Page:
Advertisement

Home / West-bengal / Bengal to encourage coffee cultivation in Darjeeling hills

Bengal to encourage coffee cultivation in Darjeeling hills

The cultivators are spread across 65 hilly hamlets, which include areas like Algarah, Gitabling, Loleygaon, Sangsay and Bhalukhop
Rajiva Sinha, the WBIDC chairman, spoke about the initiatives at a meeting hosted by the north Bengal council of the Confederation of Indian Industry (CII) here on Monday.

Avijit Sinha   |   Siliguri   |   Published 14.07.21, 01:04 AM

The West Bengal Industrial Development Corporation (WBIDC) has planned to encourage coffee cultivation in the Darjeeling hills and set up a furniture park in Siliguri.

Rajiva Sinha, the WBIDC chairman, spoke about the initiatives at a meeting hosted by the north Bengal council of the Confederation of Indian Industry (CII) here on Monday.

Advertisement

In Kalimpong district, around 1,193 farmers are into coffee cultivation, with the plantations spread over 350 acres.

“The administration and the Gorkhaland Territorial Administration are supporting this endeavour. The cultivators are spread across 65 hilly hamlets, which include areas like Algarah, Gitabling, Loleygaon, Sangsay and Bhalukhop,” said Sinha.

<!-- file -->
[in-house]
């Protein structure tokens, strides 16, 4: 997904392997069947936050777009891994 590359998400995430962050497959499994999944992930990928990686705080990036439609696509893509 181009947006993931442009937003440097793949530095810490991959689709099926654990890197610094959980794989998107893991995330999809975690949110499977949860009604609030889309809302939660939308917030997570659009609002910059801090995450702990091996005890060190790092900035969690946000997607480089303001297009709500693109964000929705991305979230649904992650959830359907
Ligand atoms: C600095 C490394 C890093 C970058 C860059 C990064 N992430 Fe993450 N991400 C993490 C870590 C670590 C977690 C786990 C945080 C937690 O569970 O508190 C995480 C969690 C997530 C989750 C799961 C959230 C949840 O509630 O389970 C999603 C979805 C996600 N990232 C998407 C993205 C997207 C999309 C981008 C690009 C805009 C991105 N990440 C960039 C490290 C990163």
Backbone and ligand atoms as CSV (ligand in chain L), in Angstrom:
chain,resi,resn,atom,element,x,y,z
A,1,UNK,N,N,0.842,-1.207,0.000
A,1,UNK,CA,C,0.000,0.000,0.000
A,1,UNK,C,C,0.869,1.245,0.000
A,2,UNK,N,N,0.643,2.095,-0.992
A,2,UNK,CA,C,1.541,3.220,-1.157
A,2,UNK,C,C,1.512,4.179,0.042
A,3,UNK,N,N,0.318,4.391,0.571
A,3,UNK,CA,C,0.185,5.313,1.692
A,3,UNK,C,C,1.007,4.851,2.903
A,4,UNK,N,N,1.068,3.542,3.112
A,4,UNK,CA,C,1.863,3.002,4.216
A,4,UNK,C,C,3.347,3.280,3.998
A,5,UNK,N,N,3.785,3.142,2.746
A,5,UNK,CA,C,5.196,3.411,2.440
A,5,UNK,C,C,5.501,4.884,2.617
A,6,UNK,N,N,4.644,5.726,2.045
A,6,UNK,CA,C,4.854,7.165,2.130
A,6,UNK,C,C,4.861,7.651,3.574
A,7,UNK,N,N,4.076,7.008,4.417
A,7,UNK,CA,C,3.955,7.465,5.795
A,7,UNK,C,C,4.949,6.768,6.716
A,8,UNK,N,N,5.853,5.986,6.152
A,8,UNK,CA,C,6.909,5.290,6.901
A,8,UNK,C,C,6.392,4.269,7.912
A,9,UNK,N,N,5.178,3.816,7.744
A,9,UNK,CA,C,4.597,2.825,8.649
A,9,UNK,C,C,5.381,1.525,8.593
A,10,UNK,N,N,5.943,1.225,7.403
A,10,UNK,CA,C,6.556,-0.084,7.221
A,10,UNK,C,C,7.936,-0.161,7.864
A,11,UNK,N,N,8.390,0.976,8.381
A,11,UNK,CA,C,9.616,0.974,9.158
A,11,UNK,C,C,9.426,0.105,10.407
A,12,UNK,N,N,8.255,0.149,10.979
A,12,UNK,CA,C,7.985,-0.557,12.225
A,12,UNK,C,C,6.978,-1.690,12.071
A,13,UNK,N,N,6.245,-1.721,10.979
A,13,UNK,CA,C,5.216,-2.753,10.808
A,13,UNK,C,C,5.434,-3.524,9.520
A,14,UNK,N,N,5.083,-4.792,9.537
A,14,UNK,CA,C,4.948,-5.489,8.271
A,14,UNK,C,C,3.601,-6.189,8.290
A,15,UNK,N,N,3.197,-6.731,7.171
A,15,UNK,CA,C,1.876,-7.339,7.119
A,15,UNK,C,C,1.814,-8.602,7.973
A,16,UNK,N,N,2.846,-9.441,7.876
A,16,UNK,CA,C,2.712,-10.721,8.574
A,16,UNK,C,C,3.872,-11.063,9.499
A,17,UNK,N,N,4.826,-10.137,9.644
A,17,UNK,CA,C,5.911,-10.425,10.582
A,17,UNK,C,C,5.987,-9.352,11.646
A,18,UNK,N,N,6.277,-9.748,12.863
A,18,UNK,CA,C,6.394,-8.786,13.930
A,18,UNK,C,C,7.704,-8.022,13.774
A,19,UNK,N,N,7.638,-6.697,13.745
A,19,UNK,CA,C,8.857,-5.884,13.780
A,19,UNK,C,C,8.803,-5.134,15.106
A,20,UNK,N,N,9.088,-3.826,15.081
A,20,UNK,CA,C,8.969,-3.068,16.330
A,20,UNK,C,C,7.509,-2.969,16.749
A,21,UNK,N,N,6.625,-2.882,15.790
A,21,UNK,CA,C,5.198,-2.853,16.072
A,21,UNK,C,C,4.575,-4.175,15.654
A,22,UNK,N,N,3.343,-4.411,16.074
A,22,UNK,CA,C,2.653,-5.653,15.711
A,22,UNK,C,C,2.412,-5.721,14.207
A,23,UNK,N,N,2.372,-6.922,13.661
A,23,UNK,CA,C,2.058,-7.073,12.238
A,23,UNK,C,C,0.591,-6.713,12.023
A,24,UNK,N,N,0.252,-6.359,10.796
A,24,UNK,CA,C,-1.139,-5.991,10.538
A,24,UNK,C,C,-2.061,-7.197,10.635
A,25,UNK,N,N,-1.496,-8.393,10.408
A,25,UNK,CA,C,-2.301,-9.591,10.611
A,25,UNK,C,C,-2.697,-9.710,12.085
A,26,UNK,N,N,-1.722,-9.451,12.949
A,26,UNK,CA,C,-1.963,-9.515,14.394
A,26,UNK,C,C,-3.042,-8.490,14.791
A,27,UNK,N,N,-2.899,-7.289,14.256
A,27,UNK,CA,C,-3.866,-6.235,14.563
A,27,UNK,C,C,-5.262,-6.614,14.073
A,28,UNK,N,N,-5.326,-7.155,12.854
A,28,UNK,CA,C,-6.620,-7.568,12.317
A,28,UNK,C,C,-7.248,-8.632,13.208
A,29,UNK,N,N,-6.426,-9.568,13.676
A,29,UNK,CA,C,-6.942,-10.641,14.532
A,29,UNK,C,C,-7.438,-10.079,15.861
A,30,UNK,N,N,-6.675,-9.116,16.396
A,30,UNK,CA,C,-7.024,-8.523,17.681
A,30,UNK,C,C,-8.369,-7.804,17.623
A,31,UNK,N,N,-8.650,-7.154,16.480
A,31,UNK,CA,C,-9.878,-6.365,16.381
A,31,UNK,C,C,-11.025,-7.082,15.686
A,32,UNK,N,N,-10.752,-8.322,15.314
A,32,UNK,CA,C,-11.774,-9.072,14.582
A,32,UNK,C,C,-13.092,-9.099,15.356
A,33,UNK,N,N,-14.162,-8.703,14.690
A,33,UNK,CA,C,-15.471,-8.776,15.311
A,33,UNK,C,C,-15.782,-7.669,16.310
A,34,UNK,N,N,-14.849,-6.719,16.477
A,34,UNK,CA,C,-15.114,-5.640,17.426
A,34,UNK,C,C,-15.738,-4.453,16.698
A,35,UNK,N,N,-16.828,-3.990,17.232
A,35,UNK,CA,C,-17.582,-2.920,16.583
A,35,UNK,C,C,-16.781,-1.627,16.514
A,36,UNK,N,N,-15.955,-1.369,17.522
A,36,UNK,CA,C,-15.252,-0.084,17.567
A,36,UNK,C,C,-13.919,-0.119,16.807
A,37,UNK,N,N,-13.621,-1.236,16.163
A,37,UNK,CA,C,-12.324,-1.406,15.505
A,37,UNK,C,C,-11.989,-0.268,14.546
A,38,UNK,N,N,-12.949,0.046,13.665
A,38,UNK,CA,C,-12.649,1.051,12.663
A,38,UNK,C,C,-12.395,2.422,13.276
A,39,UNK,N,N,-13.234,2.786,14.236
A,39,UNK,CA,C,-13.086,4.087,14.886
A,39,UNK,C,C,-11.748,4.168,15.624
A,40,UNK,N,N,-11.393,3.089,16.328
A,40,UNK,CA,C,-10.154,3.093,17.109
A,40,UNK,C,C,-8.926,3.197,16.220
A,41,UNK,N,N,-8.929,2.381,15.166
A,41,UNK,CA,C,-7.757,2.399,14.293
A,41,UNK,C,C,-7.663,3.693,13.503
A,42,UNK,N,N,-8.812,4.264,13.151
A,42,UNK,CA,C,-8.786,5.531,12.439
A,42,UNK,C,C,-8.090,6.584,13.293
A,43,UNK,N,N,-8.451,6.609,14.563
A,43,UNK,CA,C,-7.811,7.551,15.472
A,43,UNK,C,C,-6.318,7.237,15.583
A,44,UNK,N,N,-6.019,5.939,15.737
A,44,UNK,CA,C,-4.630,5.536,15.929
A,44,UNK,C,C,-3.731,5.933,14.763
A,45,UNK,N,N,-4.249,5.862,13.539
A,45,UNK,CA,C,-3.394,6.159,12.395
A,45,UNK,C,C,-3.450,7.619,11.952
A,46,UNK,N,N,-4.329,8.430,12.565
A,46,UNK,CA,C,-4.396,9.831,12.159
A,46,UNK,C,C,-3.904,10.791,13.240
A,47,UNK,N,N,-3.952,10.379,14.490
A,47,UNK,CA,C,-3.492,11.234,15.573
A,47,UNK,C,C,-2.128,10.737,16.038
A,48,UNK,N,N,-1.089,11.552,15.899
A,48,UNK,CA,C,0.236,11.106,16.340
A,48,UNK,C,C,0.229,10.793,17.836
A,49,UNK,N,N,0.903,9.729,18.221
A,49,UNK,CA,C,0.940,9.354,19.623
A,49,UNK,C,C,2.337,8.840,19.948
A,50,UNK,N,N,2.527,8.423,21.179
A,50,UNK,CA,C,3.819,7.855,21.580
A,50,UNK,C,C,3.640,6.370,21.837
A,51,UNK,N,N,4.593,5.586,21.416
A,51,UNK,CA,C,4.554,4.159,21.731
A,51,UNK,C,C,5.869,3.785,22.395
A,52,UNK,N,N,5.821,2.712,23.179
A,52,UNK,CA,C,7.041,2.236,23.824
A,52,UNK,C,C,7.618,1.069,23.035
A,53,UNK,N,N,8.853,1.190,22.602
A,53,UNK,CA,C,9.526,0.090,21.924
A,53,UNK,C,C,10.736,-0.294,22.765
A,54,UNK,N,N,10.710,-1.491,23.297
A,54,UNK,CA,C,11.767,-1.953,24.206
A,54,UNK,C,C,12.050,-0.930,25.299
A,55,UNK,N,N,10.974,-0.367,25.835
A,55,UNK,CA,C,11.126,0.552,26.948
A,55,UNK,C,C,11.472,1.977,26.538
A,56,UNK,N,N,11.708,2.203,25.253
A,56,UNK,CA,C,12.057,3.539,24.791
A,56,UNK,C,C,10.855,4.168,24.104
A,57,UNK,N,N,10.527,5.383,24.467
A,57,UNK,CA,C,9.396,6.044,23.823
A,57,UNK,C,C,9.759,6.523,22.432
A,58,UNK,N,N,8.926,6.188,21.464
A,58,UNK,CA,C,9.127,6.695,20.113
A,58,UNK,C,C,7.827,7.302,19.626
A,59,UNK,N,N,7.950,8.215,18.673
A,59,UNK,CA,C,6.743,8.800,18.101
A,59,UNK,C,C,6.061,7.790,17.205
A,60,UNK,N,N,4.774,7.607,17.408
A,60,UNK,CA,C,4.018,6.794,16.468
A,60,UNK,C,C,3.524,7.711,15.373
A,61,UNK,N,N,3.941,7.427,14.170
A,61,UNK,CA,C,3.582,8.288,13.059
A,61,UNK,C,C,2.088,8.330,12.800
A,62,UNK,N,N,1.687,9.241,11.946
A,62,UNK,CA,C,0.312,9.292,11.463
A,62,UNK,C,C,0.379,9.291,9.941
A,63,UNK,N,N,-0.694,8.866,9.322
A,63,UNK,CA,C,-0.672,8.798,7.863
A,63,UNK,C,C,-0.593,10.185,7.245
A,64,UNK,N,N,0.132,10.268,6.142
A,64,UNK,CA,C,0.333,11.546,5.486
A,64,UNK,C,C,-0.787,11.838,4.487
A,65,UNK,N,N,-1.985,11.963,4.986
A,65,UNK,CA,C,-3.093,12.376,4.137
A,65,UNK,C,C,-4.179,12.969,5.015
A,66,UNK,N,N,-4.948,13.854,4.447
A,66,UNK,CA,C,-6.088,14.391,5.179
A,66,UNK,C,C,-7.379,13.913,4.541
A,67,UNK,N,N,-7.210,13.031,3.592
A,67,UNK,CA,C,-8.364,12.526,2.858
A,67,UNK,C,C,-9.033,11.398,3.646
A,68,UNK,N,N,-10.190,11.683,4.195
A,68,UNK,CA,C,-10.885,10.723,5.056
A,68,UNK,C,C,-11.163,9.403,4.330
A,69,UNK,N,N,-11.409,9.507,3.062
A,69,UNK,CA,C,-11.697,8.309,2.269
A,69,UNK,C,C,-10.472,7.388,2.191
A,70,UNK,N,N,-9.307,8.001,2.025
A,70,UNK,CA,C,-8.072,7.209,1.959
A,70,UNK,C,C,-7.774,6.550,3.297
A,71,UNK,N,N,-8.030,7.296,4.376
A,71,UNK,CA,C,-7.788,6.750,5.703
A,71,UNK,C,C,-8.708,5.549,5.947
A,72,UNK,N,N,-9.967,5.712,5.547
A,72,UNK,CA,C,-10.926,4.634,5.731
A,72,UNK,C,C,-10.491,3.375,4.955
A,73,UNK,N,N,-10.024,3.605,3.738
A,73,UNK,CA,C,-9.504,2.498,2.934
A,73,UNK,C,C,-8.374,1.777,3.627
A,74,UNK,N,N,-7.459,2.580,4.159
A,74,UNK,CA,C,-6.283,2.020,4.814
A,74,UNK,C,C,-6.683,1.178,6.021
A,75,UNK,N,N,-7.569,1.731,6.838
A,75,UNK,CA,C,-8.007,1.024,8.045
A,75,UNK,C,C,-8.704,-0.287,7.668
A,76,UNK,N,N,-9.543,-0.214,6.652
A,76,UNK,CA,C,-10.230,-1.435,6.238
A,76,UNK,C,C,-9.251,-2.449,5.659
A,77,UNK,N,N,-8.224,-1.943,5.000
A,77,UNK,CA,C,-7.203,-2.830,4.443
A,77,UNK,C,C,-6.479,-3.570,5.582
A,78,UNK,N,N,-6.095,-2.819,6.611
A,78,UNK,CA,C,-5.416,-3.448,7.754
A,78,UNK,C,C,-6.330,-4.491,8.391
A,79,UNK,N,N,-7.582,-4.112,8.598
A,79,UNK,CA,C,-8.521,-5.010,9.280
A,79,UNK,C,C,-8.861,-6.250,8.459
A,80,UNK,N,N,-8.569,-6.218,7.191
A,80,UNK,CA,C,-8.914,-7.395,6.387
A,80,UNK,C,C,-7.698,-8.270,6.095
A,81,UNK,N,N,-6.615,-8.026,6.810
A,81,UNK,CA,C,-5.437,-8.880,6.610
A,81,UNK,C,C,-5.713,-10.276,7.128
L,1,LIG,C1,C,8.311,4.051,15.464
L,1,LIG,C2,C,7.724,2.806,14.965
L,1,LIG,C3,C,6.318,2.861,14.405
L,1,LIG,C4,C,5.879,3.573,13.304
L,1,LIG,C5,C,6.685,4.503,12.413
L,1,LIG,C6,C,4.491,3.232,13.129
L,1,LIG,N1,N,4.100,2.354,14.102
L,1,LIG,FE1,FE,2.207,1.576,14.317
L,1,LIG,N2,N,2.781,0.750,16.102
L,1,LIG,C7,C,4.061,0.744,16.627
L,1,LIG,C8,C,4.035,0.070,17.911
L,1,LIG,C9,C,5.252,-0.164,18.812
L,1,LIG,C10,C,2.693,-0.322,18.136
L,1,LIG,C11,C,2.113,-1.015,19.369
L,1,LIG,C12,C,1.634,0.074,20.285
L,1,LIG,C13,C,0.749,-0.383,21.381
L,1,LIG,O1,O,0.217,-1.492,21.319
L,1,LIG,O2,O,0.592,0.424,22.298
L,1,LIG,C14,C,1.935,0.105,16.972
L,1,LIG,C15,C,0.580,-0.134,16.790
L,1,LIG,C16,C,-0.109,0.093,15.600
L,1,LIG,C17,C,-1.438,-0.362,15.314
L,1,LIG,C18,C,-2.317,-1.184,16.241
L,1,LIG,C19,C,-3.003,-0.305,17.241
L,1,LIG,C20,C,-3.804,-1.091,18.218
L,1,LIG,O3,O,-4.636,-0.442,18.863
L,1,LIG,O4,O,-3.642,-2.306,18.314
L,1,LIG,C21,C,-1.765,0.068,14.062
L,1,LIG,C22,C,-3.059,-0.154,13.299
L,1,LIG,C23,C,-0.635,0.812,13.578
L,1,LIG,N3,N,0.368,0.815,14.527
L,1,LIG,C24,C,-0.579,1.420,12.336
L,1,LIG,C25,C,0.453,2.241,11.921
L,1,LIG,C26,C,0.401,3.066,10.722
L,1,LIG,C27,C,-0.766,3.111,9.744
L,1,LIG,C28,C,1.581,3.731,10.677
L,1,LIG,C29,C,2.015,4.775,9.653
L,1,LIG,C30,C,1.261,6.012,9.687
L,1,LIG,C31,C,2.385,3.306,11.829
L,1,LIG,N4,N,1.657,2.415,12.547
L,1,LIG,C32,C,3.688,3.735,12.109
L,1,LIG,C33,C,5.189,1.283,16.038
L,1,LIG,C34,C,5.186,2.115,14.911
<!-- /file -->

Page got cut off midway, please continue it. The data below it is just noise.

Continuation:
He underscored that the plan is part of the rural entrepreneurship hub (REH) model that has been evolved to encourage local products. “To help the coffee farmers, the state has planned to establish a common facility centre (CFC) where they can get facilities like sorting, processing and packaging.” Sinha added.

At the meeting, Sinha also mentioned that a furniture park will come up in Siliguri under the Scheme for Approved Industrial Park (SAIP) mode and around 20 entrepreneurs from the furniture industry will open units there.

The SAIP mode has been launched by the Bengal government to encourage the private sector to set up industrial parks on state land.

Sanjay Tibrewal, the chairman of the CII’s north Bengal council, said: “So far, 150-odd REH hubs have been created in the hill districts where people are making items like honey, ginger, large cardamom, mushroom, turmeric, soft broom and orchids. Industrial cooperatives have been formed and forward linkages have been created so that entrepreneurs can merchandise their produce.”



Advertisement
Advertisement
Mobile Article Page Banner
Advertisement
 
 
 
Copyright © 2020 The Telegraph. All rights reserved.